Saturday, April 30, 2011

Ugandan ministers differ over arrest of Besigye

By Gerald Bareebe Nation Correspondent

A Ugandan Cabinet minister has differed with his boss over the excessive use of force in arresting opposition leader Kizza Besigye.

While his boss Kirunda Kivejinja justified the police action, Internal Affairs State minister Matia Kasaija said he is opposed to it.

Mr Kasaija said he does not approve of the action by a plainclothes policeman who was captured smashing the window of Dr Besigye’s car and dousing the inside with pepper spray and tear gas before manhandling him and forcing him into a vehicle.

Mr Kasaija was giving his views on WBS Television and Capital fm.

As the violence escalated, Mr Kivejinja told journalists at Media Centre that security forces were justified to use the kind of force they employed because the Forum for Democratic Change leader was threatening to injure police officers with a “hammer”.

Mr Kivejinja said the police force was within its constitutional mandate to restore law and order by disengaging crowds and was allowed by the law to shoot at people as a way of “preventing crime”.

Journalists confronted Mr Kivejinja with information that the hammer belonged to a police officer who had tried to use it to break Dr Besigye’s car windscreen but inadvertently fell into the vehicle.

Mr Kivejinja then turned hostile and accused the journalists of being supportive of Dr Besigye.

But Mr Kassaija, who deputises Mr Kivejinja, said yesterday that neither Dr Besigye nor any of the occupants in his vehicle were armed.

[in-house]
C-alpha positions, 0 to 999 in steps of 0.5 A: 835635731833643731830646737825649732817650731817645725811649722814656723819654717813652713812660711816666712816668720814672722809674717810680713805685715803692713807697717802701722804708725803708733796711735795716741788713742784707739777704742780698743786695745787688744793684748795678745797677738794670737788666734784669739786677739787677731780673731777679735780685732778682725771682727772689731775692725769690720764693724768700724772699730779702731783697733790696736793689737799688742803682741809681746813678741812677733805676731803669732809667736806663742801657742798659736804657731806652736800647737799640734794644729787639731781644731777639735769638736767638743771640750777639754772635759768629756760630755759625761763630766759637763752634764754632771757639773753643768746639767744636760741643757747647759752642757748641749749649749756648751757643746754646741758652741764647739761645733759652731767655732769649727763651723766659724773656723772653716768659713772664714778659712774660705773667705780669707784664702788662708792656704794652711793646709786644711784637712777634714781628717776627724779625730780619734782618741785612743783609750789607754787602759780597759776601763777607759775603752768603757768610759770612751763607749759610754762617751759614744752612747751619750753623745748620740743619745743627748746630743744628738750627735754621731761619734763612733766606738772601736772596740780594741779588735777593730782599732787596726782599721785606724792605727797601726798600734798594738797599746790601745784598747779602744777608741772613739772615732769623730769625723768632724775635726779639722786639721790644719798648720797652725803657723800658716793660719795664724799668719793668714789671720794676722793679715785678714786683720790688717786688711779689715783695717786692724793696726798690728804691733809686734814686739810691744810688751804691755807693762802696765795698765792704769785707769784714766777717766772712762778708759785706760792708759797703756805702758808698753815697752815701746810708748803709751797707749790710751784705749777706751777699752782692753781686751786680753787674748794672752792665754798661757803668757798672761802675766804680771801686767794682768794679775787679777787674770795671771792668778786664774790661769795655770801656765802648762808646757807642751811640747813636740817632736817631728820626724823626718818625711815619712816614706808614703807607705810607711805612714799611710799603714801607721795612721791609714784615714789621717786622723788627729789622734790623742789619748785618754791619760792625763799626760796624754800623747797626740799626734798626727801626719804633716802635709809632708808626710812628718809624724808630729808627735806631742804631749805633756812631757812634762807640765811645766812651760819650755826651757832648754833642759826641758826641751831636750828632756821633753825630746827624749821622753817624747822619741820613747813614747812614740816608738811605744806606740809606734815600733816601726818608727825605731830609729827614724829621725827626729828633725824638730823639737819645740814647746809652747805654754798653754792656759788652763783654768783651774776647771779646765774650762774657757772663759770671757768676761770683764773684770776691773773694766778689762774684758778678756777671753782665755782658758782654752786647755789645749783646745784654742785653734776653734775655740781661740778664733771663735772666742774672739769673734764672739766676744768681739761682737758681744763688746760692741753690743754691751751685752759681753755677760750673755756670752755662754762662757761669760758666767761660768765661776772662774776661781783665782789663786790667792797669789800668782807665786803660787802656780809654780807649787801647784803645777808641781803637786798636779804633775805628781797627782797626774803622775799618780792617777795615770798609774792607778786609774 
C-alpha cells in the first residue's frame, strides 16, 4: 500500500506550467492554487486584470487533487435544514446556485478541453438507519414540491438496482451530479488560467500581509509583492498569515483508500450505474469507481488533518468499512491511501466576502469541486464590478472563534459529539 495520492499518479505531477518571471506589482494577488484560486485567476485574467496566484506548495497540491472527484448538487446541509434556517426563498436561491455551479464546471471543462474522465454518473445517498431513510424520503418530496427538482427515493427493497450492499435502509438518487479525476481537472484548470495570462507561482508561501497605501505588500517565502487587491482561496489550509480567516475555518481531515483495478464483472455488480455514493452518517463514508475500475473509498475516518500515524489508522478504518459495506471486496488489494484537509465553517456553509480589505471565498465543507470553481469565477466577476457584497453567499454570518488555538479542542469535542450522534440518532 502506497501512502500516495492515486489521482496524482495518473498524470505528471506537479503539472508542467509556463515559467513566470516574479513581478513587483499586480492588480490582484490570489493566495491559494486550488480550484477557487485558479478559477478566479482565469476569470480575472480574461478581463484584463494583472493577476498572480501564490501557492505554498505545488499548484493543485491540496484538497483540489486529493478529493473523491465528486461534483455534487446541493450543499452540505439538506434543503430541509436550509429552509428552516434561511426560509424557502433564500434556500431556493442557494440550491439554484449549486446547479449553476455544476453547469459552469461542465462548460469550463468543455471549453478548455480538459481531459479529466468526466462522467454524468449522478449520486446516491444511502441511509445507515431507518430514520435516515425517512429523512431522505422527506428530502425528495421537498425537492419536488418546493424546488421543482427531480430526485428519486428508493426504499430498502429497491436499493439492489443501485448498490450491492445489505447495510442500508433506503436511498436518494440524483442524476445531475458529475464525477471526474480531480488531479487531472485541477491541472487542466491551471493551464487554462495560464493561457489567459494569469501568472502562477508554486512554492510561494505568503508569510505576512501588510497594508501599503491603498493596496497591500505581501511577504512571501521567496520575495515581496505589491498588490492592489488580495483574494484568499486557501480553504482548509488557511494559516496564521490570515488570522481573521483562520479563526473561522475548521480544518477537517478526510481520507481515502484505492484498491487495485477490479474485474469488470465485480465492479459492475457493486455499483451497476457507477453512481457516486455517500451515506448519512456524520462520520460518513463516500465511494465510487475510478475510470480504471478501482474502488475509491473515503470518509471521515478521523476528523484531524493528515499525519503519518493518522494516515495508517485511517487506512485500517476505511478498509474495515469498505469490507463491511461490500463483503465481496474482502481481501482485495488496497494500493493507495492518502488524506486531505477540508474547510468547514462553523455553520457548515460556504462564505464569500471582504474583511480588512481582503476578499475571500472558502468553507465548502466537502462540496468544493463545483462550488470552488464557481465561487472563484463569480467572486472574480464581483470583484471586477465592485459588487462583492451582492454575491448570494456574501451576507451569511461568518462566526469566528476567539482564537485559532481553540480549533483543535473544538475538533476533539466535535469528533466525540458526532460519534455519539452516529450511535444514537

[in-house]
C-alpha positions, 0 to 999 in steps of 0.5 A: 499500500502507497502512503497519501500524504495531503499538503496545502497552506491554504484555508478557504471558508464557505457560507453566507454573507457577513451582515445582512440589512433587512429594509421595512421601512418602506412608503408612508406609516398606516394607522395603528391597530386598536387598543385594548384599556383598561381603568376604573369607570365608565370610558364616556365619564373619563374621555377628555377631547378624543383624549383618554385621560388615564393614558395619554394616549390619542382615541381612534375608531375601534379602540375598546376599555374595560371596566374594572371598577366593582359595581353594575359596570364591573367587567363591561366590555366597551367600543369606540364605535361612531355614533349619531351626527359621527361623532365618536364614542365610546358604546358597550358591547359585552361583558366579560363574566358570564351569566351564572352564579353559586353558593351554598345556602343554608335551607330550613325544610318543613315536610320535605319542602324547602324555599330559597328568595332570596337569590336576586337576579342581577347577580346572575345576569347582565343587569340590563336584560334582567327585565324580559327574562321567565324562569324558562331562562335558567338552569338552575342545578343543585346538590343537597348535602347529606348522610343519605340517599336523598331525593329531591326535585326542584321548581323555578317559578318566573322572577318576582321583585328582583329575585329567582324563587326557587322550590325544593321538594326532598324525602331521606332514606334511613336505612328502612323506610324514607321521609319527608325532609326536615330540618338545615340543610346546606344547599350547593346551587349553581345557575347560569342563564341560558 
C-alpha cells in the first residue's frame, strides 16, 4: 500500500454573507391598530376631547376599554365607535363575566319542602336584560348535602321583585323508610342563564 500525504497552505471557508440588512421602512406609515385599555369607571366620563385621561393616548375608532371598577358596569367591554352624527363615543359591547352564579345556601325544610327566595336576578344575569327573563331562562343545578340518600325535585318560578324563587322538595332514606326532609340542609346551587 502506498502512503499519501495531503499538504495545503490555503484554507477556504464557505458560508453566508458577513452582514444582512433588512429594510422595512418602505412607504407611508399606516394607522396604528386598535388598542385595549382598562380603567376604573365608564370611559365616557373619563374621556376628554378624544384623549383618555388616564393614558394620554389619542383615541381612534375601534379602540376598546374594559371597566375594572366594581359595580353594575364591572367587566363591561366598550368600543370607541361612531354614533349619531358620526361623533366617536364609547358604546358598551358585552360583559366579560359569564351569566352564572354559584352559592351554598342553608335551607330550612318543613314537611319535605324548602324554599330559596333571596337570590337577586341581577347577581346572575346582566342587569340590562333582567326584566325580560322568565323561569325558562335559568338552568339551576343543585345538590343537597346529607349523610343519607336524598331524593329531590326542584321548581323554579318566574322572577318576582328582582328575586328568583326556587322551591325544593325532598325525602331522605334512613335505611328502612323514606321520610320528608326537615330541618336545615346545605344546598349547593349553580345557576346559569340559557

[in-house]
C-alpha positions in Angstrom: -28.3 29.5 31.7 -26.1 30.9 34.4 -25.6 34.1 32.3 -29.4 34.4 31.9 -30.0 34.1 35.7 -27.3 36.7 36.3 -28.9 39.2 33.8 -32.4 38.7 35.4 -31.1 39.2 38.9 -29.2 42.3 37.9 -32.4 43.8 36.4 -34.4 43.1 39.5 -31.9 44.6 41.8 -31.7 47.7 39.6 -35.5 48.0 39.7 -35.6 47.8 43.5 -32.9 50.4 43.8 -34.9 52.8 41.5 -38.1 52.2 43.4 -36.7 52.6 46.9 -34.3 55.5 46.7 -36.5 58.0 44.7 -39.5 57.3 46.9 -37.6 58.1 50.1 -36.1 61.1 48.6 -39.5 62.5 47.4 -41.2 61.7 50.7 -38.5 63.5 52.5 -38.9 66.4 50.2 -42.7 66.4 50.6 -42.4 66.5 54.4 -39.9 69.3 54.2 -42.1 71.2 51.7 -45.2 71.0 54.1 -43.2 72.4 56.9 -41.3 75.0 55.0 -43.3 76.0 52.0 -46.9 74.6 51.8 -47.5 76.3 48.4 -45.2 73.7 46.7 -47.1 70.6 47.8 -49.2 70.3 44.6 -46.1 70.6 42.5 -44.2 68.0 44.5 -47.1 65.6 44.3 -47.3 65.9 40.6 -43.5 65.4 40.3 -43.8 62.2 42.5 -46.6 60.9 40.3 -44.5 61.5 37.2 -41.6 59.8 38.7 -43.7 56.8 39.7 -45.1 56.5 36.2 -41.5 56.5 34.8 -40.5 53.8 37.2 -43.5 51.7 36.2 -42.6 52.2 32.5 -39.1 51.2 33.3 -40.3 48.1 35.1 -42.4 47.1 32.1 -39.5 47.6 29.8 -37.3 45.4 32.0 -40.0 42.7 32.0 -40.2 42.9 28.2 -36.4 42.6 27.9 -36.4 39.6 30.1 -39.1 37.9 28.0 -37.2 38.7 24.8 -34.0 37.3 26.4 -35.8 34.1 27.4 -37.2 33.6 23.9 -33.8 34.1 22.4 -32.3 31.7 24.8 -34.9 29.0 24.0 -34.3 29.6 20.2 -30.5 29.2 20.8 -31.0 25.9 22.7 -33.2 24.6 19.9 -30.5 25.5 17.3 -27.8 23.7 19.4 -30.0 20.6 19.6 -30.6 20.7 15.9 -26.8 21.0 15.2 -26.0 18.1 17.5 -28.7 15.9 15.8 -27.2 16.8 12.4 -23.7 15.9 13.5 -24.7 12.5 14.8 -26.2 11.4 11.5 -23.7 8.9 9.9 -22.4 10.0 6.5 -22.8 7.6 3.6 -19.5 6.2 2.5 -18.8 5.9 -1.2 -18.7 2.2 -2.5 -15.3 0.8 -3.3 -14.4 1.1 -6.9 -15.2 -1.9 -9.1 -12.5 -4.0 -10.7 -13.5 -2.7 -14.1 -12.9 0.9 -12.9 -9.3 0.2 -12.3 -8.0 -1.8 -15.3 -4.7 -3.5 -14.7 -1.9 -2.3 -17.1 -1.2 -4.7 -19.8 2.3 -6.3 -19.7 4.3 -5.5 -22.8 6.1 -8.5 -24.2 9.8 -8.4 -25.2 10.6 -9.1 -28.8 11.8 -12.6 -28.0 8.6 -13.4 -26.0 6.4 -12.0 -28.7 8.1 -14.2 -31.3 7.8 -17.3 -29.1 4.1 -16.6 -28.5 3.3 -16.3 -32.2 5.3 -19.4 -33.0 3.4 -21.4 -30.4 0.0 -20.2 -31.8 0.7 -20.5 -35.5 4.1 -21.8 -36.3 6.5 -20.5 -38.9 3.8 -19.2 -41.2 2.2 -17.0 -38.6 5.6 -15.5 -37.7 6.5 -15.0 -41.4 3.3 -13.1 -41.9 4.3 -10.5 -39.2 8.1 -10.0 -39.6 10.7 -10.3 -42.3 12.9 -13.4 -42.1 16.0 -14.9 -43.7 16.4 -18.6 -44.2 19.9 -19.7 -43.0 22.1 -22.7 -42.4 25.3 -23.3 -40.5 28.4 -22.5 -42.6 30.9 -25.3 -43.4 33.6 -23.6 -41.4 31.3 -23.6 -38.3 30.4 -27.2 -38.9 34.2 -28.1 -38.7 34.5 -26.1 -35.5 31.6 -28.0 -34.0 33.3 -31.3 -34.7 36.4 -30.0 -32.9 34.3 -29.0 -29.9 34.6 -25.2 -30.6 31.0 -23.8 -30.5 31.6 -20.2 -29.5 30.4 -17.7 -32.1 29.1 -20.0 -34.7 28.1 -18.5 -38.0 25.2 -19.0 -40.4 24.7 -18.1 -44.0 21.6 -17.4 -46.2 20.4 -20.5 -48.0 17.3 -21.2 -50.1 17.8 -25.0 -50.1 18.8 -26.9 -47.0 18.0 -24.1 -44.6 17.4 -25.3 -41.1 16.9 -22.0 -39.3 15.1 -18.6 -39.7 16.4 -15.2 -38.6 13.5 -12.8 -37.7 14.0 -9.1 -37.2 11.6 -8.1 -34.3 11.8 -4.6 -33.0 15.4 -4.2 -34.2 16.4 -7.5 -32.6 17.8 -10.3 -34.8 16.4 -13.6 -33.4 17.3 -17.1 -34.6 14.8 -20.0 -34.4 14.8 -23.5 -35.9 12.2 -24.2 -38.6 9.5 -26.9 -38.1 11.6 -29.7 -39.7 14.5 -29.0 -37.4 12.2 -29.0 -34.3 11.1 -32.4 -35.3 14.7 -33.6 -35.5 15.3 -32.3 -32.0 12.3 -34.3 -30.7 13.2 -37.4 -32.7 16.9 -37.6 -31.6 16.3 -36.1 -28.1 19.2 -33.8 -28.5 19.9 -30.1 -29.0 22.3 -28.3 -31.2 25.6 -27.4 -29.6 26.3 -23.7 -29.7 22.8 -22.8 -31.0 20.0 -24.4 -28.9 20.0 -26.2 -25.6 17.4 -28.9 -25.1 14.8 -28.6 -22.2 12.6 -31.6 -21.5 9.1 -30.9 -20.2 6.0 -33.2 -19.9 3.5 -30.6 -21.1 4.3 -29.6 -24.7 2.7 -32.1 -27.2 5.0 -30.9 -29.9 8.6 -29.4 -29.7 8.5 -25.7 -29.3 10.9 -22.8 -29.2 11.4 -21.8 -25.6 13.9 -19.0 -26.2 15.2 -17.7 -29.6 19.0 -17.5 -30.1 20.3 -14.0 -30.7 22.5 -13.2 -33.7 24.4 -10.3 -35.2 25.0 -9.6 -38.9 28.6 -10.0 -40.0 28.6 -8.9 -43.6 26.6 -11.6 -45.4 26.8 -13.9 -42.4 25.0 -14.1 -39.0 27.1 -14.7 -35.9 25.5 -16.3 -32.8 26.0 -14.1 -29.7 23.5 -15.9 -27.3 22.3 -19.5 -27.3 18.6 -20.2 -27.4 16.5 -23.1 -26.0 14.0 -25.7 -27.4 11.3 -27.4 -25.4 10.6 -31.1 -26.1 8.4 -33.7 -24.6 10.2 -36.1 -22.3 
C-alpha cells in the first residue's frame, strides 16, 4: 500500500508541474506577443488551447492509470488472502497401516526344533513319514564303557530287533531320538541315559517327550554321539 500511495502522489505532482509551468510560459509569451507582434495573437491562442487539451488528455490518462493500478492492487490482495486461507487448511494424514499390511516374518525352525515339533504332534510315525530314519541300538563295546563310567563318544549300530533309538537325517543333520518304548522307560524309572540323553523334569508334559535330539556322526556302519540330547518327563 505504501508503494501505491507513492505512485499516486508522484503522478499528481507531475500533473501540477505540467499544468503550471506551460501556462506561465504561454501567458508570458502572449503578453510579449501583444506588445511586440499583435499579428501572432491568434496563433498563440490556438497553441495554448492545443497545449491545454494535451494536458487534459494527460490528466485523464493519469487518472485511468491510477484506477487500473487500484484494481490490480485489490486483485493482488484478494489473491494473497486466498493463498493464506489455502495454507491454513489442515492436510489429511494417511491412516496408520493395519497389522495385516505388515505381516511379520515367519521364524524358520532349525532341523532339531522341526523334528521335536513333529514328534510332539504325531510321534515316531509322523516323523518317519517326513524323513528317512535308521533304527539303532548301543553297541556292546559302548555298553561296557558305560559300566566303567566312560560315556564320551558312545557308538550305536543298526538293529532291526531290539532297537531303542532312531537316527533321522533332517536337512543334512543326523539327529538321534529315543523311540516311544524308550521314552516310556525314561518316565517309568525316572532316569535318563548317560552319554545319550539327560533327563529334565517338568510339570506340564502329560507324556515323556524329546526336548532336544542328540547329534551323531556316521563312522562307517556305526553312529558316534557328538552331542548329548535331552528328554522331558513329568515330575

He said it was Dr Besigye’s supporters who were armed with stones and kept hurling them at the police, forcing the officers to retaliate with tear gas and live bullets.

“I don’t think it was absolutely necessary to hammer that car,” Mr Kasaija said, adding: “If I was the one I would just tow that car away with Dr Besigye inside. What they did was unnecessary and I condemn it.”

As he watched a video clip of a plainclothes policeman hitting one of Dr Besigye aides, Mr Kasaija wondered how a professional officer can do that to a person who has already been arrested.

“A policeman should be civil and these are police officers, not military officers. You cannot do this to people who are not armed.”

Mr Kivejinja admitted that about five people were killed, 360 injured and 150 arrested.

He, however, said government was not taking responsibility for those killed and advised Ugandans to blame the death on “the British and the Americans who manufacture bullets”.

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